Many people ask what phone locking is all about. Here is a brief explanation. In some countries all phones come factory unlocked. Meaning you can use it on any available network provider ie: carrier in the world as long as that carrier supports the same GSM Frequency bands that your phone supports. Some phones, known as Global Phones support most network in the world. All the new iPhones starting with the iPhone 6 have Global bands incorporated in the phone, so the iPhone will work in any country as long as it is network unlocked. Too bad not all phones come this way. Some phones are made for specific markets and only support a limited range of cell phone frequencies. Even Samsung makes phones for the European market, the Middle east market, the Asian market, the North American market, etc. So what this means is that the phone, even if unlocked may not work in a different country besides the one it was intended for. Needless to say, this can be very frustrating if you are a global traveller or looking to buy a phone from an international market place online such as eBay.
There is 4 category of frequencies that are used for cell phones around the world, they are primarily. CDMA, LTE, UMTS, and GSM. CDMA is almost exclusively used in the USA and Japan, on networks such as Sprint, Verizon, KDDI, Softbank etc. LTE, UMTS and GSM is commonly used across the world, but don’t get your hopes up just yet. It is not enough for the phone to support LTE or UMTS for it to work on a network, it has to also support the specificFrequency as well. Here is where it gets more complicated. The Common GSM frequencies are 850, 950, 1800 and 1900. The common UMTS frequencies are 2100,1900,1800,1700,850,900 etc. Now that’s not all, it has to also be on the same BAND, like Band 1(B1), Band 2(B2) etc. Too make this a lot easier, there is Online tools available to help you check this.
Online Tools to Check Compatibility
Nowadays there are many tools available online to help you figure out if the phone you want will work in your country and if it is even worth buying if it won’t work. There is 3 or 4 tools I usually refer to listed below in no specific order:
Now that you have verified that your phone’s internal hardware supports the network that you want to use it on now you have to make sure that your phone is network unlocked because even if it is supported by the network, the phone wont work if it is locked to a different network. Network locking is a common practice around the world especially in countries where carriers provide phones at a subsidized rate when agreeing to a cell plan contract for 2+ years. Now the carrier wants to ensure that you pay of your phone financing plan before switching to another network. Most phones in the U.S.A come locked to their respective networks, although now many carriers will unlock the phone for free once the terms of the contract have been met. I did unlock my phone which was on the AT&T network and used it on T-Mobile, here in the USA. Since T-Mobile and AT&T both use LTE and had the same bands I was able to use it once I finally got it unlocked.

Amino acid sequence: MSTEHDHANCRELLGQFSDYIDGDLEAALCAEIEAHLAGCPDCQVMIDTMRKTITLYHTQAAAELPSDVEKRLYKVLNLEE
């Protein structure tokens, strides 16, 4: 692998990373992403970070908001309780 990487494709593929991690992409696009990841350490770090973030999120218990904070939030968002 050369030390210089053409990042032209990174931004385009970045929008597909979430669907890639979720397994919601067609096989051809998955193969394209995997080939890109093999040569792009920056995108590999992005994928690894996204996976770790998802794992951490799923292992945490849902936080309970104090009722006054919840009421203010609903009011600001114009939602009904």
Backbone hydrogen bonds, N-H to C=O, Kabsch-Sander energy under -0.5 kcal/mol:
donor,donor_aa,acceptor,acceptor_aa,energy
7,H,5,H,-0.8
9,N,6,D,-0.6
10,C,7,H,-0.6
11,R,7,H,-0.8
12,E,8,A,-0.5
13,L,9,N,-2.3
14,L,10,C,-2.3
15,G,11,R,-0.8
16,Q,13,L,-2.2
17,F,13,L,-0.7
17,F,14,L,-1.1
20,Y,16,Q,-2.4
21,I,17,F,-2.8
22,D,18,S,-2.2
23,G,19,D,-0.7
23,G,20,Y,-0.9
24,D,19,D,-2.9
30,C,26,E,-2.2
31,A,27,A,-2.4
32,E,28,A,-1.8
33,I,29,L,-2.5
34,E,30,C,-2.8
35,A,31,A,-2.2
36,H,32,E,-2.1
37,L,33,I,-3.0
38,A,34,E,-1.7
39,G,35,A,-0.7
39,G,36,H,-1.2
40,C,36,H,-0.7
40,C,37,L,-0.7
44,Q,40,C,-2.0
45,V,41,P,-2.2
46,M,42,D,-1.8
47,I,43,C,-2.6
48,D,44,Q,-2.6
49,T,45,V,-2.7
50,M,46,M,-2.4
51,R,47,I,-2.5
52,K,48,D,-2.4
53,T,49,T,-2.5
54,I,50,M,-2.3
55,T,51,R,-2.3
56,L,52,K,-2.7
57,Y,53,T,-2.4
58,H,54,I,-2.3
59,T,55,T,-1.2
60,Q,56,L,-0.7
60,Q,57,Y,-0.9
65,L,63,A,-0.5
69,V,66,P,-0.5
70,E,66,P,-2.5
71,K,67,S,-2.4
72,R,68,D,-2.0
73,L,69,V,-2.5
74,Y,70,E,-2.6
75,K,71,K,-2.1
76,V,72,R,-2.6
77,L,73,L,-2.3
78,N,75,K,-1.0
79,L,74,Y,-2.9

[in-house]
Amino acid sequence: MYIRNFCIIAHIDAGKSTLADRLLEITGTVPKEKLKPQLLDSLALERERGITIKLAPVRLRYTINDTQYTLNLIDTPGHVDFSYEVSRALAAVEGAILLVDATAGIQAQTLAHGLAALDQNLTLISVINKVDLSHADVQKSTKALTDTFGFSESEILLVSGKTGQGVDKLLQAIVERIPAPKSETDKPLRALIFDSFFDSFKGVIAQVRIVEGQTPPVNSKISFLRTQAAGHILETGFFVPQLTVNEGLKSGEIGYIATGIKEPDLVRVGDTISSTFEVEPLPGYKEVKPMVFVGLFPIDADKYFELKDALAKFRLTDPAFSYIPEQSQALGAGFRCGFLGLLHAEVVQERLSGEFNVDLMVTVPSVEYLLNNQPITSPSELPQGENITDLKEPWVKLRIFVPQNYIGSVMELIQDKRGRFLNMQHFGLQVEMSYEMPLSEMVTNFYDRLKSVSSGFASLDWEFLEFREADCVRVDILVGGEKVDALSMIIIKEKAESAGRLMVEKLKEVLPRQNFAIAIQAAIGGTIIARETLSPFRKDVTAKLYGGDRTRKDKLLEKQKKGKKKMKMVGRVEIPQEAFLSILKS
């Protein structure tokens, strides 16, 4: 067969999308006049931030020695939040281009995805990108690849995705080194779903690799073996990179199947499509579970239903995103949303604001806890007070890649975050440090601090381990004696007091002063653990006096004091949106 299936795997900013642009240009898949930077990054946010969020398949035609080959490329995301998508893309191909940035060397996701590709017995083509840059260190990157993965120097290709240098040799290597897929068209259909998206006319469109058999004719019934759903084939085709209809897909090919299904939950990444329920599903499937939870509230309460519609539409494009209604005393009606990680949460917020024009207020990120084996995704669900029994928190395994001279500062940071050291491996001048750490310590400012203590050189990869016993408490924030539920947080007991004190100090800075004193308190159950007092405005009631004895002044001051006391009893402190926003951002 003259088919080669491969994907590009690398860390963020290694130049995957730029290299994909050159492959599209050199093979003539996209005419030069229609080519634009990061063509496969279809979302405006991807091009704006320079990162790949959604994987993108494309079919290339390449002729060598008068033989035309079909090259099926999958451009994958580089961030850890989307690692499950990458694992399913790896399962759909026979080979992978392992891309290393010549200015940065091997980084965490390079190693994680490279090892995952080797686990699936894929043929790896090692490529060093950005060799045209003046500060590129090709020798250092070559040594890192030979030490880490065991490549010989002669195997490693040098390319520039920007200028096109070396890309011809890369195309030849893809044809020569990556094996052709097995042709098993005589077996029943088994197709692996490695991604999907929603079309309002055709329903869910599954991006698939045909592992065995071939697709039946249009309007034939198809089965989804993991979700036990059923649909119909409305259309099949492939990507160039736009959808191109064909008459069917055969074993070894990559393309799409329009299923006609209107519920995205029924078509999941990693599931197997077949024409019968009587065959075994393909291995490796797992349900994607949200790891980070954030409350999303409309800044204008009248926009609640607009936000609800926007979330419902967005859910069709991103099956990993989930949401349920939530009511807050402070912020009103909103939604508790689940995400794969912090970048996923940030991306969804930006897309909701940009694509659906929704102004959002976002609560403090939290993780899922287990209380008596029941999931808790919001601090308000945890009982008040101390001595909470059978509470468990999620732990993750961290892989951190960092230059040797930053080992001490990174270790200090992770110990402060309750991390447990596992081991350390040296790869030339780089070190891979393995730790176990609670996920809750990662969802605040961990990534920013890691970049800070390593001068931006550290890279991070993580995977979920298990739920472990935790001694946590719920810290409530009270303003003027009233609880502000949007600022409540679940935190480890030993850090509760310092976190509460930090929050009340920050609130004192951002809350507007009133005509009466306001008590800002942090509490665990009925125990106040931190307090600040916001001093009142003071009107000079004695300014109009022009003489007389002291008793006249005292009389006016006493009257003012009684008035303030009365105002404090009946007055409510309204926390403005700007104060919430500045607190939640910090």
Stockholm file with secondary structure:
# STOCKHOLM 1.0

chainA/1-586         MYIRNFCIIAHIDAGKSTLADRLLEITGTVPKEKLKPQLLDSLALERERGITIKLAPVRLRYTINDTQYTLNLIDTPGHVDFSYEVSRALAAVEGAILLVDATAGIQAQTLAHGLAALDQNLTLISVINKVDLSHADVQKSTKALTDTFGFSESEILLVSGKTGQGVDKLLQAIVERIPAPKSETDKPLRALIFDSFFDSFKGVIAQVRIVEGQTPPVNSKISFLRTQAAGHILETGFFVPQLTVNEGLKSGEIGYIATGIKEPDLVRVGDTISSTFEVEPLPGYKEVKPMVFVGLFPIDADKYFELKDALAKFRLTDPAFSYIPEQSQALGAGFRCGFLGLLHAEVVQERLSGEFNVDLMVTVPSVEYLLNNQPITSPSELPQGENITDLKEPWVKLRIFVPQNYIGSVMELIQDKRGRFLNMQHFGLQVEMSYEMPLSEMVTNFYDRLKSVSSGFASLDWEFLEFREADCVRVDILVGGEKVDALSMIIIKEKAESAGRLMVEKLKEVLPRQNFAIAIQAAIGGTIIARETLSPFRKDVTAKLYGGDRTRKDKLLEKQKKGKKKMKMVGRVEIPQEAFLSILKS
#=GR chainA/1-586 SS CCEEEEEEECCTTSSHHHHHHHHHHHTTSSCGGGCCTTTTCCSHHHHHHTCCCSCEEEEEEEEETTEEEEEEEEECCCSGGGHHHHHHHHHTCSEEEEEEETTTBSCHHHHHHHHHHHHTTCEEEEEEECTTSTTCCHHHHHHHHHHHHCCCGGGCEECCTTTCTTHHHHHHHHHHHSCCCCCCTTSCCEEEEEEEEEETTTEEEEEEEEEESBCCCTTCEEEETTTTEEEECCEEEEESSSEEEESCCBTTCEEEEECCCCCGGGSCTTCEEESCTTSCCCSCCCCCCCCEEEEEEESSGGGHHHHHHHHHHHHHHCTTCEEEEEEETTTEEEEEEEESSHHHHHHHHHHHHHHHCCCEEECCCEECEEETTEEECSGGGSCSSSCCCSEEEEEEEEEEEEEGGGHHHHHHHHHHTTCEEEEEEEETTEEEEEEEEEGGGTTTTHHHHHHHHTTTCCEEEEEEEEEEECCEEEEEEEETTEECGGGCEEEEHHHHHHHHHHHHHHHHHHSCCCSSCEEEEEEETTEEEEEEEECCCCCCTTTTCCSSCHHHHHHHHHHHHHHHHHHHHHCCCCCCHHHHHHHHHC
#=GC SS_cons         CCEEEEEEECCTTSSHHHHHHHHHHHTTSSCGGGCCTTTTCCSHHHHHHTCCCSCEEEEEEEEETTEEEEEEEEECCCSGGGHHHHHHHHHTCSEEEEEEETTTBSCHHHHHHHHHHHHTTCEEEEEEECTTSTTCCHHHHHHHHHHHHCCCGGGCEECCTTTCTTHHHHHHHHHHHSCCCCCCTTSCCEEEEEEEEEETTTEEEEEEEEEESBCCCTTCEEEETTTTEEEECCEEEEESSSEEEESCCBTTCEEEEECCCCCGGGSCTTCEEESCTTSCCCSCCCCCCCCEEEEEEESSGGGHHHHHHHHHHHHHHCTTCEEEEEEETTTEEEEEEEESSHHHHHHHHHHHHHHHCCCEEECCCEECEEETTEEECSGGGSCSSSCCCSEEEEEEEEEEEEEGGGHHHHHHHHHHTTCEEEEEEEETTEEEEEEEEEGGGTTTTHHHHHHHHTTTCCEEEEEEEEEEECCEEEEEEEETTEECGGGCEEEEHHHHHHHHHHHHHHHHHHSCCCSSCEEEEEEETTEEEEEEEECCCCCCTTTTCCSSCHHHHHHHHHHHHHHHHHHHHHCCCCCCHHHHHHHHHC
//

Advice about Chinese Brands
Since we do review a lot of Phones from Chinese Brands, it should be noted that many Chinese brands don’t support many international networks. After all they are originally made to work in China. So you will find even though they all come factory unlocked, and there is never a need to enter an unlock code, the phone simply does not have the necessary built in hardware to pick up the signal in your area. Lucky, some chinese brands are starting to support more international Networks. Xiaomi is a good example of this. Many of there new phones are advertised as Global phones. And like the Xiaomi Mi Mix 2 that was released a few months ago, it works on majority of the networks in the world, including North America and Europe. I personally have tested the Xiaomi Mi Mix 2 in Canada on almost every network including, Freedom mobile, Rogers, Bell and Telus. Not only did it work on those networks without glitch, it also supported LTE and fast download speeds as well.